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The Capital Region of Denmark - a part of Copenhagen University Hospital
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Early life body size and its associations with adult bladder cancer

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  1. Birth weight, childhood body mass index and height and risks of endometriosis and adenomyosis

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  2. Cardiovascular risk factors in rural Kenyans are associated with differential age gradients, but not modified by sex or ethnicity

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  3. Changes in body water distribution during treatment with inhaled steroid in pre-school children

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  1. Associations of childhood BMI and change in BMI from childhood to adulthood with risks of hypertensive disorders in pregnancy

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  2. Association of Birth Weight, Childhood Body Mass Index, and Height With Risk of Hidradenitis Suppurativa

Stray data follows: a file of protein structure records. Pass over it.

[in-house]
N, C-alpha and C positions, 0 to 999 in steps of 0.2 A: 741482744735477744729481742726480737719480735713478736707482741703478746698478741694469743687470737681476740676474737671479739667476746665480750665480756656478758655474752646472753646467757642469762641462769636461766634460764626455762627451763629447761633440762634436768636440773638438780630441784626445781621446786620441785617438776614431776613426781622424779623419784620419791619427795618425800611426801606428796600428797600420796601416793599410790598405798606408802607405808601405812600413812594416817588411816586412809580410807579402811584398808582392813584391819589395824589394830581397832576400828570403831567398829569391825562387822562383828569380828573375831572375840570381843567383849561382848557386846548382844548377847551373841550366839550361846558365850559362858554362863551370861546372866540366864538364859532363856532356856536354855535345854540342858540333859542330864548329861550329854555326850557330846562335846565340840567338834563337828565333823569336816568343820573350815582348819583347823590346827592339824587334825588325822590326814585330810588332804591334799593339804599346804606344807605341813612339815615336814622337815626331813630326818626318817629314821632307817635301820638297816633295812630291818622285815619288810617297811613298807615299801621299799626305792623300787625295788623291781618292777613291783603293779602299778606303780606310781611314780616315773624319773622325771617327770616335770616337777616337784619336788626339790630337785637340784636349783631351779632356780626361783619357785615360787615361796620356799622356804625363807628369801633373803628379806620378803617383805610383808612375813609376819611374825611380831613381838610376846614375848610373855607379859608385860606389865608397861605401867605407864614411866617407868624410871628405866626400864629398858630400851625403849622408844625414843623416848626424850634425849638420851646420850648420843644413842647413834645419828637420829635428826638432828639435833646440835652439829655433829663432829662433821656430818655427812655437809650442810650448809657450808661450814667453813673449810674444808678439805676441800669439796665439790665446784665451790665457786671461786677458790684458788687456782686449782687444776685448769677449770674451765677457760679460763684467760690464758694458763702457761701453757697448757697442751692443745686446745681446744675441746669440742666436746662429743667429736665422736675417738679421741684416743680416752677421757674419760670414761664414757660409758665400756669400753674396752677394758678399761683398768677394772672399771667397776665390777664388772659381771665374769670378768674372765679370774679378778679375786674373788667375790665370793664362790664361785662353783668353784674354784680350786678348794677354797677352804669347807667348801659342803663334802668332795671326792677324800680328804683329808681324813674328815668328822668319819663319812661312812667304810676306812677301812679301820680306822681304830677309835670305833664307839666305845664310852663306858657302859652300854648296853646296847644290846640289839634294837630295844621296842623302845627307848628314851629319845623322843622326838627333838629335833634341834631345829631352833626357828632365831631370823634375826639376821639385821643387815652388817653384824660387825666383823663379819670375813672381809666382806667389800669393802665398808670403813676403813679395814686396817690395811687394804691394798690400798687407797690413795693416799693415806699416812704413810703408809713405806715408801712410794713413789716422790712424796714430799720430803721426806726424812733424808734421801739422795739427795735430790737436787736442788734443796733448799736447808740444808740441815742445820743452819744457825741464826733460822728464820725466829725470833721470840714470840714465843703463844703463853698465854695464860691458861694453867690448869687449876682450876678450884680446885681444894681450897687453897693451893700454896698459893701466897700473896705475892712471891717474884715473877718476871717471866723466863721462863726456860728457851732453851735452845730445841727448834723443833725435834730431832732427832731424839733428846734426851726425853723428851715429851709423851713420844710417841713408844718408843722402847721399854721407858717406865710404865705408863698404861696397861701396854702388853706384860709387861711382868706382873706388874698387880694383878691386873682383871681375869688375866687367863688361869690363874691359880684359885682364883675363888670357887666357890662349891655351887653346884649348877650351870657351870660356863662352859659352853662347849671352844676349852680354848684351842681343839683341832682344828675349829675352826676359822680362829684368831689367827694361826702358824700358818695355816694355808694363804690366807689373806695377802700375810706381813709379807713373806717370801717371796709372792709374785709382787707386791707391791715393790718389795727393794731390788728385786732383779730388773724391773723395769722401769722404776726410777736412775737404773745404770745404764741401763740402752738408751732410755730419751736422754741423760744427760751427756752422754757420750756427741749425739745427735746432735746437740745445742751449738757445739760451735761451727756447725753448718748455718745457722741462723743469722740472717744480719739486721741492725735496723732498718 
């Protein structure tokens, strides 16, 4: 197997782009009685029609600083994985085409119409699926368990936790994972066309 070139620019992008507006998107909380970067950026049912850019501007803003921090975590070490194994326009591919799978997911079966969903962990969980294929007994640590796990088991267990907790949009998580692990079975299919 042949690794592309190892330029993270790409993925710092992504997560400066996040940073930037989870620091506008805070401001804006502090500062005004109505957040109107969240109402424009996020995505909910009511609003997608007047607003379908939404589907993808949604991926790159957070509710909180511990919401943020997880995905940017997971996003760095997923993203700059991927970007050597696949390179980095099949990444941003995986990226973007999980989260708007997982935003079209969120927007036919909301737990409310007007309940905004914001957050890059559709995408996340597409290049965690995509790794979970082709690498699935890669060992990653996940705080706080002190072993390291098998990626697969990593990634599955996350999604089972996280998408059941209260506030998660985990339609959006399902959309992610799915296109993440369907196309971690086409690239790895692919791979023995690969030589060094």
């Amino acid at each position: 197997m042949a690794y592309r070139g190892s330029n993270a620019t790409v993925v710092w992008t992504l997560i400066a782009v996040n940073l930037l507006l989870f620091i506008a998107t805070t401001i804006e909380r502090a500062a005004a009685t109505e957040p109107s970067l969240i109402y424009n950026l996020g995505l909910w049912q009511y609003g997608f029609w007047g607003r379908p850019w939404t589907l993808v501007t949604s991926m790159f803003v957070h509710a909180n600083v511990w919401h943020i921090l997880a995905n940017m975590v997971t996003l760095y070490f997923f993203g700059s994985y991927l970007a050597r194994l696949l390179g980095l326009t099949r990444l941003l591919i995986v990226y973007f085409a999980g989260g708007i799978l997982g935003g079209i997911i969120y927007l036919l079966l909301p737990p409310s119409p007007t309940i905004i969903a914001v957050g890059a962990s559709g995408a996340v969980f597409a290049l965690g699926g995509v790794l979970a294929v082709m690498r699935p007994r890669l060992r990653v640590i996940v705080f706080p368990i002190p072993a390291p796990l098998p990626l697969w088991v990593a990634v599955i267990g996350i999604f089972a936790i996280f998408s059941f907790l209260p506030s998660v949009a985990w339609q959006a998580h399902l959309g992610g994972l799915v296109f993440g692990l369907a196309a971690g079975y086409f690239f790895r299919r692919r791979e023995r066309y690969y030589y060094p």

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  3. Possible Modifiers of the Association Between Change in Weight Status From Child Through Adult Ages and Later Risk of Type 2 Diabetes

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  4. Birth weight, childhood body mass index and height and risks of endometriosis and adenomyosis

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Background: Adult overweight is a potential bladder cancer (BC) risk factor, but little is known about size earlier in life.Aim: To investigate if birth weight, childhood body mass index (BMI), height and growth are associated with adult BC.Subjects and methods: Anthropometric information from birth and ages 7-13 on 315,763 individuals born 1930-1989 in the Copenhagen School Health Records Register was linked to national registers. Hazard ratios (HR) and 95% confidence intervals (CI) were estimated by Cox regression.Results: 1145 individuals (839 men) were diagnosed with BC. Sex differences were not detected. Childhood BMI had positive associations and height had inverse associations with BC; at age 13, HR = 1.10 (95% CI: 1.02-1.18) per BMI z-score and HR = 0.94 (95% CI: 0.89-1.00) per height z-score. A pattern of above-average increases in BMI from 7 to 13 years had higher hazards of BC than average increases. Above-average growth in height was not significantly associated with BC. Compared with birth weights of 3.5 kg, low (2.5 kg) and high (4.5 kg) values were associated with increased hazards of BC; HR = 1.26 (95% CI: 1.01-1.58) and HR = 1.36 (95% CI: 1.09-1.70), respectively.Conclusions: A high BMI, a short height, excess BMI gain in childhood and low and high birth weights are associated with increased hazards of BC.

Original languageEnglish
JournalAnnals of Human Biology
Volume47
Issue number2
Pages (from-to)166-172
Number of pages7
ISSN0301-4460
DOIs
Publication statusPublished - Mar 2020

ID: 60053550